How to Minimize the Wholesaling Competition in a Hot Market by Using Leverage


I am starting to see a lot of forum posts discussing the competitive marketplace and what tools and ideas wholesalers should use to keep deal flow steady — and more importantly, increasing.

I am in one of the hottest markets, Phoenix, and I am seeing the difference between doing deals a year ago compared to today. Especially in my market, there is some steep competition, like Sean Terry, Justin Colby, Doug Hopkins, and Cody Sperber, to name a few. Just like me, these guys know it’s a highly competitive market, so there are things we all have to do keep our bottom line steadily increasing.

We know that leads are the life-blood of our businesses, and without leads, our businesses would suffer tremendously. Now, it’s not just about the lead but how to cultivate, massage, and finally close the lead.

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Landing the Deal When Competing With Other Investors

I received a call from a seller recently, and he told me that he received numerous letters and post cards and had a few visits from investors. This is not unusual; however, some newbie investors would immediately assume this to be an uphill battle because of the competition. There is one thing I like to remind myself of, and that’s to run my own race and enjoy my journey. Yes, I stay informed of what the competition is doing, but I have to stay focused on the goals that I set out to accomplish for the year. Back to the story — I went on the appointment, and true enough, there was a small stack of letters and post cards on the kitchen table. I previewed the house, built up the rapport I had started over the phone, told him thank you, and left.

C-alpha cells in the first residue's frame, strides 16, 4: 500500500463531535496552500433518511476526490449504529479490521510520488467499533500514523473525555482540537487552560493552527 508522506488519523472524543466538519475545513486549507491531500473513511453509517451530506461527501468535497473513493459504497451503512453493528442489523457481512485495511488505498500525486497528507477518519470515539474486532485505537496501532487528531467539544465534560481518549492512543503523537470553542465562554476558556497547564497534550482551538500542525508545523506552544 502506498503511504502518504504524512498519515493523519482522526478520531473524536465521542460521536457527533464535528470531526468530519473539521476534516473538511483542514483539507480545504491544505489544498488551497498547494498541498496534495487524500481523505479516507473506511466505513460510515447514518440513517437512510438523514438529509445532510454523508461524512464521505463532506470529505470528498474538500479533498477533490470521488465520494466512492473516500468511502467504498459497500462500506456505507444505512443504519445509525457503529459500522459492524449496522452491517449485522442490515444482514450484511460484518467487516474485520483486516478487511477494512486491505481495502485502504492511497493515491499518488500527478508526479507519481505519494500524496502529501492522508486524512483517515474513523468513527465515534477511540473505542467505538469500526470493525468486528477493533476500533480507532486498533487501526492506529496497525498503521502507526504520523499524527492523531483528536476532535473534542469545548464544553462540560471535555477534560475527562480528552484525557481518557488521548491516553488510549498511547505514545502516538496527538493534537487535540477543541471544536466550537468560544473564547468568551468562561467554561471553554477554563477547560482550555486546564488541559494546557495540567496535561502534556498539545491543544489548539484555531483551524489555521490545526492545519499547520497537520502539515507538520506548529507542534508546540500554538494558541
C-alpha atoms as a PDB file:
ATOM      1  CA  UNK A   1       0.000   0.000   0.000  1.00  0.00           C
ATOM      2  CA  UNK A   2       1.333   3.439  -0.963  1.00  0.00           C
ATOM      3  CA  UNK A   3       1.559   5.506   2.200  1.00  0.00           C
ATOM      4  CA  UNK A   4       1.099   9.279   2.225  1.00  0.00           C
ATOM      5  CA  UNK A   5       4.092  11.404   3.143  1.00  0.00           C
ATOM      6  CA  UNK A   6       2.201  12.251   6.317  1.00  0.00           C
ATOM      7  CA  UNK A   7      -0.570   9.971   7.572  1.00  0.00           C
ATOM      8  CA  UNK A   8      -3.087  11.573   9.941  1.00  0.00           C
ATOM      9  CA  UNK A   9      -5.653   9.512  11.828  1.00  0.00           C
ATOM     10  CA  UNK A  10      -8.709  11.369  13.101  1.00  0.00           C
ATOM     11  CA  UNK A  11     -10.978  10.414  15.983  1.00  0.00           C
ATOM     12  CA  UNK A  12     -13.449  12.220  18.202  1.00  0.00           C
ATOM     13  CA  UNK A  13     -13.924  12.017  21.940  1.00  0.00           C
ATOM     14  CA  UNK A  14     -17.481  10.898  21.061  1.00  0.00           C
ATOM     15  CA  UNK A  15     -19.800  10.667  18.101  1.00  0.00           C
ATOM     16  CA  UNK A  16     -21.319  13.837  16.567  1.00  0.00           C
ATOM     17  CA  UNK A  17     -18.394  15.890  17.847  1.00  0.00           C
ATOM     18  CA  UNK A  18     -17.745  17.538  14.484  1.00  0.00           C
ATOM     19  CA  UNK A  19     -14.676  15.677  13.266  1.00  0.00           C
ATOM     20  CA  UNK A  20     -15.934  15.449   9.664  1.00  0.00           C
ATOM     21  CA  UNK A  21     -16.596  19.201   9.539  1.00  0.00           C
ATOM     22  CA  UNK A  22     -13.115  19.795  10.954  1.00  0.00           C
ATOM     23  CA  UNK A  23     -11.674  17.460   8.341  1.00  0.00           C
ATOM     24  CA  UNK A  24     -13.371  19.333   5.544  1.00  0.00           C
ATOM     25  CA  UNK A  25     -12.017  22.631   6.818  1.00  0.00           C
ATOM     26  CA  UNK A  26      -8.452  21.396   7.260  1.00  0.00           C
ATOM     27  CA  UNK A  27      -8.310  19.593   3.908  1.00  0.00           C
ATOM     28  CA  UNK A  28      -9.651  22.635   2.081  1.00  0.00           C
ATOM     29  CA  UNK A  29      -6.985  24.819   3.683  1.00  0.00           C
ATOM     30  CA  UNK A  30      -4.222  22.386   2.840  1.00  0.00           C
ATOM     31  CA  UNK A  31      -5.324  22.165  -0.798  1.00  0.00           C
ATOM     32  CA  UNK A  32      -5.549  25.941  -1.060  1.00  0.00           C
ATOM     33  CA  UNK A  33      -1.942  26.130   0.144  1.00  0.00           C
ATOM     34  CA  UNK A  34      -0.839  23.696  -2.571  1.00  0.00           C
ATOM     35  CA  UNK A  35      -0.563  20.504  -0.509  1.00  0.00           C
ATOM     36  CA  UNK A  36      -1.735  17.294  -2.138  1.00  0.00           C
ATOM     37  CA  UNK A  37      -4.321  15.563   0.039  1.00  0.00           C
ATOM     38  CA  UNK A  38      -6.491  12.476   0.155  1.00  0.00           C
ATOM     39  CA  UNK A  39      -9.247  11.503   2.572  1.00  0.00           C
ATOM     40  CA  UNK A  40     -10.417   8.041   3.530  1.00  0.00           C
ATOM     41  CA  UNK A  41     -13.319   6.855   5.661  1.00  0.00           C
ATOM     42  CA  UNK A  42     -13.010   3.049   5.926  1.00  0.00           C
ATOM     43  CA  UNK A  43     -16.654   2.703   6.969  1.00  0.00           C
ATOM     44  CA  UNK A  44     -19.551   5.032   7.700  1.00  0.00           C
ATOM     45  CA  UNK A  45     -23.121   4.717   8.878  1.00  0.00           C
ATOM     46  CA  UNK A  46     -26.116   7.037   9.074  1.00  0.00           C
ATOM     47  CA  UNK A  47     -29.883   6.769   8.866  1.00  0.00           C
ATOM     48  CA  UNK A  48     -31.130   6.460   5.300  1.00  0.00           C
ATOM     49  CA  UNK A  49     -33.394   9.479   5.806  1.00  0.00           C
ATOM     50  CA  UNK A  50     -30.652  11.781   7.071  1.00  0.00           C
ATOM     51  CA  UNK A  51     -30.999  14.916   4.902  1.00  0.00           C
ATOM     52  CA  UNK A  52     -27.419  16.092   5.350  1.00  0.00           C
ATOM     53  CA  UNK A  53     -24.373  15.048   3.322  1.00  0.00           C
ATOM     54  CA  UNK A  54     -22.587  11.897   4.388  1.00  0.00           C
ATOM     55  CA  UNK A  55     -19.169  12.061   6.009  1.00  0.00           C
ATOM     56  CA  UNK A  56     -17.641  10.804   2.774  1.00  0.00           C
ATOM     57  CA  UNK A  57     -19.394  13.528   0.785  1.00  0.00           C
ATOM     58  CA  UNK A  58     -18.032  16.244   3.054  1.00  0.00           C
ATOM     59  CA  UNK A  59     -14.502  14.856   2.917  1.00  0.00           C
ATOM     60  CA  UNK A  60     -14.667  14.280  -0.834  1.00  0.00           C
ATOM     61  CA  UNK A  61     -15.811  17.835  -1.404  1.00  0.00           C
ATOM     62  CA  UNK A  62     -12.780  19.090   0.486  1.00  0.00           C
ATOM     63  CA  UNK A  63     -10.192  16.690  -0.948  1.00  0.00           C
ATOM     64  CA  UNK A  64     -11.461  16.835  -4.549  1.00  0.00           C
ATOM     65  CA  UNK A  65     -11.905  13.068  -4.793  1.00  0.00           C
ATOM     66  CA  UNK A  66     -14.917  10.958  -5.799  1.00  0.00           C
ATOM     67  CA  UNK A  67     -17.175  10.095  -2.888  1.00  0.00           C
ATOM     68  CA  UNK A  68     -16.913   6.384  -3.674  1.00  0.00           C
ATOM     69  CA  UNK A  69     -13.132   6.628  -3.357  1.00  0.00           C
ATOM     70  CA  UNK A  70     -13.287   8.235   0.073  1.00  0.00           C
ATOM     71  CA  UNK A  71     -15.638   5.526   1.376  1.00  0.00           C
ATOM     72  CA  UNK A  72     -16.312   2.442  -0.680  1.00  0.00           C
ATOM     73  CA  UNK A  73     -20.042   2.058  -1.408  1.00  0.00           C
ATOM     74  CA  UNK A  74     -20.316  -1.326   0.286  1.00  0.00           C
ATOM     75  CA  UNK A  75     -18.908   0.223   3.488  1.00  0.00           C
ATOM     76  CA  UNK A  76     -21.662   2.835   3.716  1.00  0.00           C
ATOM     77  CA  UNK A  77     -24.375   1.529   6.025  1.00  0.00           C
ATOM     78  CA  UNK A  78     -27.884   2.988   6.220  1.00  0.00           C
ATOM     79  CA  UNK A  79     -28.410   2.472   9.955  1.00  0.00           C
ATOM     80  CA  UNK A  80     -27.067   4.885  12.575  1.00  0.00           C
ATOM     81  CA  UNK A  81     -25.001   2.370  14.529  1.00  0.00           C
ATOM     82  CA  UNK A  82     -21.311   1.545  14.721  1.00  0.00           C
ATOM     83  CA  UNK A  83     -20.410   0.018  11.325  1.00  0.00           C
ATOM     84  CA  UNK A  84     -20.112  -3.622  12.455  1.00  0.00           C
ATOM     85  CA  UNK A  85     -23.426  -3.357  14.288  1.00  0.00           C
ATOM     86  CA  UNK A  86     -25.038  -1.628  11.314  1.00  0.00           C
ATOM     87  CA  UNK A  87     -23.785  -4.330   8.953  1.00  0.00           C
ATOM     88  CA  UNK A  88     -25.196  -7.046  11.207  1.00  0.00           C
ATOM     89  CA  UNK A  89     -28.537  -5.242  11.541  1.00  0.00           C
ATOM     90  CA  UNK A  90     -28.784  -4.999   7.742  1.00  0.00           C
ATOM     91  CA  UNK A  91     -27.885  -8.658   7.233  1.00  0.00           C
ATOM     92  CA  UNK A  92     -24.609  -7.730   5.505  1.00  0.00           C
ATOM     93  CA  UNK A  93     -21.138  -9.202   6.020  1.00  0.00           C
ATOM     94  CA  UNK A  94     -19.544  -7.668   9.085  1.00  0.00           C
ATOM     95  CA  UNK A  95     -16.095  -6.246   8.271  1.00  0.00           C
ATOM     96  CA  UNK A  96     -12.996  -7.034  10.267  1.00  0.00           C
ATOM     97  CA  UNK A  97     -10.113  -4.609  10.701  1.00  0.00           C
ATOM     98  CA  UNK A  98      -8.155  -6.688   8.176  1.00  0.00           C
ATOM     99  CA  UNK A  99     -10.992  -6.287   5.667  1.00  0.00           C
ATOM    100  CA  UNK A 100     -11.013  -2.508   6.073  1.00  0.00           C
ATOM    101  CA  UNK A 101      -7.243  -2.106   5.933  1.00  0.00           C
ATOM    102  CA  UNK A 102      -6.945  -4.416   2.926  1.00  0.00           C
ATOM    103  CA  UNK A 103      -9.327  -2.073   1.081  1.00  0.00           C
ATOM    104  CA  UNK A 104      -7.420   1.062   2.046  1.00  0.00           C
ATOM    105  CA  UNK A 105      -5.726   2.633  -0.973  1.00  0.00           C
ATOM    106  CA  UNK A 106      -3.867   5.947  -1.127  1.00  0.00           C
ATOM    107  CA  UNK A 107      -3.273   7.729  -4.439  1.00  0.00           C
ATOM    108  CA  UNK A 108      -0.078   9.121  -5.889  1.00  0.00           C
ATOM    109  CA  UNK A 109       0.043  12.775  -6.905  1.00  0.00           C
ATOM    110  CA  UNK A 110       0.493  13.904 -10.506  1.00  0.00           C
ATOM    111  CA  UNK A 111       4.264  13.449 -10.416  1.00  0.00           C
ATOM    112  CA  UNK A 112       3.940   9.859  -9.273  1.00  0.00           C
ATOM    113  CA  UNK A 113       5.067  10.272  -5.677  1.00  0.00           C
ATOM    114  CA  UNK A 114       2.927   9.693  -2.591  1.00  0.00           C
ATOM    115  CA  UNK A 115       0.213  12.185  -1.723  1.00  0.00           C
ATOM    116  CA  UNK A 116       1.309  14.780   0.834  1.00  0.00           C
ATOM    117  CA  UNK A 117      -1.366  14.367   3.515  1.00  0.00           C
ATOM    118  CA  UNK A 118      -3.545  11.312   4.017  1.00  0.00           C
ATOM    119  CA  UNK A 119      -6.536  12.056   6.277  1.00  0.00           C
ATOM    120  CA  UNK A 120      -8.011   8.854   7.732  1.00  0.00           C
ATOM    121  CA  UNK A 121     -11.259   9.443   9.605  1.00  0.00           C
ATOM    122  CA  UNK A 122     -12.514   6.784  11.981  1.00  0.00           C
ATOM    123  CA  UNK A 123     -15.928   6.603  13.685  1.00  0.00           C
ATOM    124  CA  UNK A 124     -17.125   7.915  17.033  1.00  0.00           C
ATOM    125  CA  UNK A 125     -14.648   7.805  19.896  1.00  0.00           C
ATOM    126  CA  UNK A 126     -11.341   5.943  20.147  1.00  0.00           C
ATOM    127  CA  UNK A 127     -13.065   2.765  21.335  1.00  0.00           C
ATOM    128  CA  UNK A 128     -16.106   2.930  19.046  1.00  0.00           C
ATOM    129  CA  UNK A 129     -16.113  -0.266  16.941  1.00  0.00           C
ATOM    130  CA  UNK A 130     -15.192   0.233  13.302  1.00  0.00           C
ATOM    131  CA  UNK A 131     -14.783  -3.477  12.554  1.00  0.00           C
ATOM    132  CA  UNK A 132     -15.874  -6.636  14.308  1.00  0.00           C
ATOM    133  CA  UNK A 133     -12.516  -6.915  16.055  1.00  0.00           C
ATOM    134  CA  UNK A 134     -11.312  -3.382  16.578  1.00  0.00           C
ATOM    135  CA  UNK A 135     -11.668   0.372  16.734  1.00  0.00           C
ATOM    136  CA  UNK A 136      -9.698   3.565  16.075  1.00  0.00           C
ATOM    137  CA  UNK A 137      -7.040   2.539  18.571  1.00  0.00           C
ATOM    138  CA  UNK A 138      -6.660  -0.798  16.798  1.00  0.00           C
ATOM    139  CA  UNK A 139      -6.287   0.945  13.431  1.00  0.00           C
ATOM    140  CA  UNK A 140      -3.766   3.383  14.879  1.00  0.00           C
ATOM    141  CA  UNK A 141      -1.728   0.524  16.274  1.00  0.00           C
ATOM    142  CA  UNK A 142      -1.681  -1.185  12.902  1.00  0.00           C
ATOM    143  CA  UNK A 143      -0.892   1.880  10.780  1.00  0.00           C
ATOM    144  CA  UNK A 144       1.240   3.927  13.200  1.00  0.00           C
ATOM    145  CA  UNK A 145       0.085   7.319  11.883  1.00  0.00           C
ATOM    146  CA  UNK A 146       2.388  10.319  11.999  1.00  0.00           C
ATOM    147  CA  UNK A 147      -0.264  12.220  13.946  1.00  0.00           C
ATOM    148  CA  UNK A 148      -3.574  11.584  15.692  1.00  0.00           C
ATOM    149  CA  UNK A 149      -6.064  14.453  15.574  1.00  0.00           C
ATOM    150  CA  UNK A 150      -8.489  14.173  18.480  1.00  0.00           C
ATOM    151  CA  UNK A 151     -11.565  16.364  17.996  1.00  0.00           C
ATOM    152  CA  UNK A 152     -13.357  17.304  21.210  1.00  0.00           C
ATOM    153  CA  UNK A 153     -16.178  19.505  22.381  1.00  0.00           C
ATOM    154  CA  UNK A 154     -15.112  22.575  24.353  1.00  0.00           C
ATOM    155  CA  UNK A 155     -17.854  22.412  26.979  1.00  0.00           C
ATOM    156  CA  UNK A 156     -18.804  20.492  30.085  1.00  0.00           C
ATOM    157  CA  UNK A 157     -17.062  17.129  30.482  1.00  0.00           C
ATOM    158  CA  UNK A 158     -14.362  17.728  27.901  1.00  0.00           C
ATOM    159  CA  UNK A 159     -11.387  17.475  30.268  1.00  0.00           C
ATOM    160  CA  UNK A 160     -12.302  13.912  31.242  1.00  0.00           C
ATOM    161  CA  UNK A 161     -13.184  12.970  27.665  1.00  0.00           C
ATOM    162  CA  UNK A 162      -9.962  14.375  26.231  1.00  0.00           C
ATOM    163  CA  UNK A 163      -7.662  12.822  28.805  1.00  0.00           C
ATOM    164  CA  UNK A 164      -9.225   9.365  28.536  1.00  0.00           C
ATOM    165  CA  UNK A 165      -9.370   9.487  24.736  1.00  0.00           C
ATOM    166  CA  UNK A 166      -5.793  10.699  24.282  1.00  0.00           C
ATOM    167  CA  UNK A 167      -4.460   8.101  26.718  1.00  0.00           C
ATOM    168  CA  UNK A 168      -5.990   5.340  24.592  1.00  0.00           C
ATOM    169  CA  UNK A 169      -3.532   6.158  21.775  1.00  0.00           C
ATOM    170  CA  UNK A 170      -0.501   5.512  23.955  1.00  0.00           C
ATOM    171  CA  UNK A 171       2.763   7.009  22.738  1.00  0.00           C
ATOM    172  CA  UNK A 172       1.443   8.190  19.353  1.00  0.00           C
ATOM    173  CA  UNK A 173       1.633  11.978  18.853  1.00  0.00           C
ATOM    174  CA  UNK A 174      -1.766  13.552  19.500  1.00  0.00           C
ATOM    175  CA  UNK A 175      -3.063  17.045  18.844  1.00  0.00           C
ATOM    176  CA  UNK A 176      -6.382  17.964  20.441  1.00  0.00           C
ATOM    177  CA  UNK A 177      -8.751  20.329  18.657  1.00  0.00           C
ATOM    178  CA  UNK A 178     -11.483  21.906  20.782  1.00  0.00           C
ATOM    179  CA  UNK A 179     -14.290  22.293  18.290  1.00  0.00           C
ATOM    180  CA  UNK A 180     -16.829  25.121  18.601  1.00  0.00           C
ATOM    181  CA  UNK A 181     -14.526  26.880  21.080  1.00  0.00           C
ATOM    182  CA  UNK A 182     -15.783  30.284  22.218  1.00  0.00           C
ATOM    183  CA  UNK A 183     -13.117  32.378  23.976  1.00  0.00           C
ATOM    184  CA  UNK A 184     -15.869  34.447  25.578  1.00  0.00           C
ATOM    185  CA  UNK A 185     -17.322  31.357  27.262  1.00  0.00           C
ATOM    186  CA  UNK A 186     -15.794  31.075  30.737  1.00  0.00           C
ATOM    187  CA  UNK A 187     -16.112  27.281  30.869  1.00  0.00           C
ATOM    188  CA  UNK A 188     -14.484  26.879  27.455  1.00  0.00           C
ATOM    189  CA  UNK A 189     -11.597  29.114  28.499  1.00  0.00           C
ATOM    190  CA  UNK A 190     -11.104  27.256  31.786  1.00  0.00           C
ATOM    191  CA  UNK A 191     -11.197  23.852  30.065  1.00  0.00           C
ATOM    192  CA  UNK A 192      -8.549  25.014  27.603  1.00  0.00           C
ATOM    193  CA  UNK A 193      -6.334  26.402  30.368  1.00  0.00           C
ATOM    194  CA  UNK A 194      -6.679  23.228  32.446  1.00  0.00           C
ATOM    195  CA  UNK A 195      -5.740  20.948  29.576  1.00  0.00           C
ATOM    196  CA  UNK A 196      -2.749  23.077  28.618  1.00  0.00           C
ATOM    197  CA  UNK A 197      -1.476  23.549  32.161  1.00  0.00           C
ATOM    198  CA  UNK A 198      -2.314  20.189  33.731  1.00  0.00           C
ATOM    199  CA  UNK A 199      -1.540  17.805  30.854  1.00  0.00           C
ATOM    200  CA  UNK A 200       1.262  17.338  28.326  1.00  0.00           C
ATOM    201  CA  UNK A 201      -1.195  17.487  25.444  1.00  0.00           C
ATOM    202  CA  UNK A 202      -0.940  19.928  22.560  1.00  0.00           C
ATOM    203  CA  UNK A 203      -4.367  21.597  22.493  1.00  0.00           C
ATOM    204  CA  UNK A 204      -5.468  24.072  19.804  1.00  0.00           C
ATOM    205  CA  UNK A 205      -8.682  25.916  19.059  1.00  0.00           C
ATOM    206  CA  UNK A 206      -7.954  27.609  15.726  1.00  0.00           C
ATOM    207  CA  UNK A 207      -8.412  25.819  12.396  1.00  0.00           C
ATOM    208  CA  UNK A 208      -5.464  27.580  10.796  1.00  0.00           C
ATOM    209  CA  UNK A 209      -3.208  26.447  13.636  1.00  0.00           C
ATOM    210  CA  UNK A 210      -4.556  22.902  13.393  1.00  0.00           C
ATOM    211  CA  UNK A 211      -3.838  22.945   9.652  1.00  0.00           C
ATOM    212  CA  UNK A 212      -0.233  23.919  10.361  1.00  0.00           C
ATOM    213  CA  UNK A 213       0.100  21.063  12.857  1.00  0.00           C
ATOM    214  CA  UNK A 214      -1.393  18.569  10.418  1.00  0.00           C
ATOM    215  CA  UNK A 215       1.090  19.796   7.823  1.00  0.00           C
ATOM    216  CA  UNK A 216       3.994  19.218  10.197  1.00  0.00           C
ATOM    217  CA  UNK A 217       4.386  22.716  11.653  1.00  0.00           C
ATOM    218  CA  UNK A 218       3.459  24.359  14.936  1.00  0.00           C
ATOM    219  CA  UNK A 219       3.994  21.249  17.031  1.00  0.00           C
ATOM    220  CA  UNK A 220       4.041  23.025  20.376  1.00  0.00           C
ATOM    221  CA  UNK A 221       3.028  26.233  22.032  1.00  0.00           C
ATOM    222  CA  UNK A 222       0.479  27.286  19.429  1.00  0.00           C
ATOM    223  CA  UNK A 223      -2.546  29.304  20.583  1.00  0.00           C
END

Related: BP Member Interview: How to Profit in a Hot Market With Retirement Communities [Video, Pics & Numbers!]

I know this is fairly different than what most of the gurus tell you, who teach that you need to make your pitch at the house, then get the seller to sign and commit immediately. Yes, that approach works with some sellers, but this appointment was not a “hard sell” appointment. I listened to the seller, and he informed me that he was upset with the last few characters who visited the house and stated they were too pushy. I understood his personality type and knew this was a big decision for him and that he would make the decision on his terms and his terms only.

At the end of the day, I did get the contract and made $11,500 on this fixer-upper — no, it’s not a $30k home run, but in a competitive market, every dollar that helps your bottom line is a substantial.

It is common practice to use multiple marketing strategies, such as bandit signs, direct mail, skip tracing, cold calling, and SEO, but these techniques are being used by the majority of the competition. Leverage is an awesome tool when used most effectively.

Using Leverage in a Hot Market